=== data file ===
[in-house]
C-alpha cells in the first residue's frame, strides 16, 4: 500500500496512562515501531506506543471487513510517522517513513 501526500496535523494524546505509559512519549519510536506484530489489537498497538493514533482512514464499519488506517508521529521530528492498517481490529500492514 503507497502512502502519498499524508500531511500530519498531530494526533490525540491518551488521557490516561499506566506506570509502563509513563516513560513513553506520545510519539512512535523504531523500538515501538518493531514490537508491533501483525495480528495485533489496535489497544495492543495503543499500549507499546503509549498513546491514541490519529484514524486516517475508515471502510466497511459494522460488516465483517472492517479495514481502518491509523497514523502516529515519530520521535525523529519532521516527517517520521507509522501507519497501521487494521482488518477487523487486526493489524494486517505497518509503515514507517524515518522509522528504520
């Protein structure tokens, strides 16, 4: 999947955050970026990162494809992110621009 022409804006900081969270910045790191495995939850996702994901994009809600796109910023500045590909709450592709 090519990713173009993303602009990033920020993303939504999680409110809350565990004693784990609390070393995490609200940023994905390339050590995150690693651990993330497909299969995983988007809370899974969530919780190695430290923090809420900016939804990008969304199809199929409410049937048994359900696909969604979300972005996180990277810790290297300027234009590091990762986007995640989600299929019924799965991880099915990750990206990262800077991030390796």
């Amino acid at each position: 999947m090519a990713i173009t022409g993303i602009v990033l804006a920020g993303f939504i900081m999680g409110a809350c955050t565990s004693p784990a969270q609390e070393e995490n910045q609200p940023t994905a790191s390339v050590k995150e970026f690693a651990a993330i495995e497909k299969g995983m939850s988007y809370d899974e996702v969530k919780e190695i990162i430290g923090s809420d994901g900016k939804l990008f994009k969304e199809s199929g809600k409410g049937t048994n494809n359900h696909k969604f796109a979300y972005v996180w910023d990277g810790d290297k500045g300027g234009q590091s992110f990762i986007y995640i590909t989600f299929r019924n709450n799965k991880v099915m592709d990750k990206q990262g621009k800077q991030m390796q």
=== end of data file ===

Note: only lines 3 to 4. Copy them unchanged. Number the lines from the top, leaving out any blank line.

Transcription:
């Protein structure tokens, strides 16, 4: 999947955050970026990162494809992110621009 022409804006900081969270910045790191495995939850996702994901994009809600796109910023500045590909709450592709 090519990713173009993303602009990033920020993303939504999680409110809350565990004693784990609390070393995490609200940023994905390339050590995150690693651990993330497909299969995983988007809370899974969530919780190695430290923090809420900016939804990008969304199809199929409410049937048994359900696909969604979300972005996180990277810790290297300027234009590091990762986007995640989600299929019924799965991880099915990750990206990262800077991030390796």
């Amino acid at each position: 999947m090519a990713i173009t022409g993303i602009v990033l804006a920020g993303f939504i900081m999680g409110a809350c955050t565990s004693p784990a969270q609390e070393e995490n910045q609200p940023t994905a790191s390339v050590k995150e970026f690693a651990a993330i495995e497909k299969g995983m939850s988007y809370d899974e996702v969530k919780e190695i990162i430290g923090s809420d994901g900016k939804l990008f994009k969304e199809s199929g809600k409410g049937t048994n494809n359900h696909k969604f796109a979300y972005v996180w910023d990277g810790d290297k500045g300027g234009q590091s992110f990762i986007y995640i590909t989600f299929r019924n709450n799965k991880v099915m592709d990750k990206q990262g621009k800077q991030m390796q």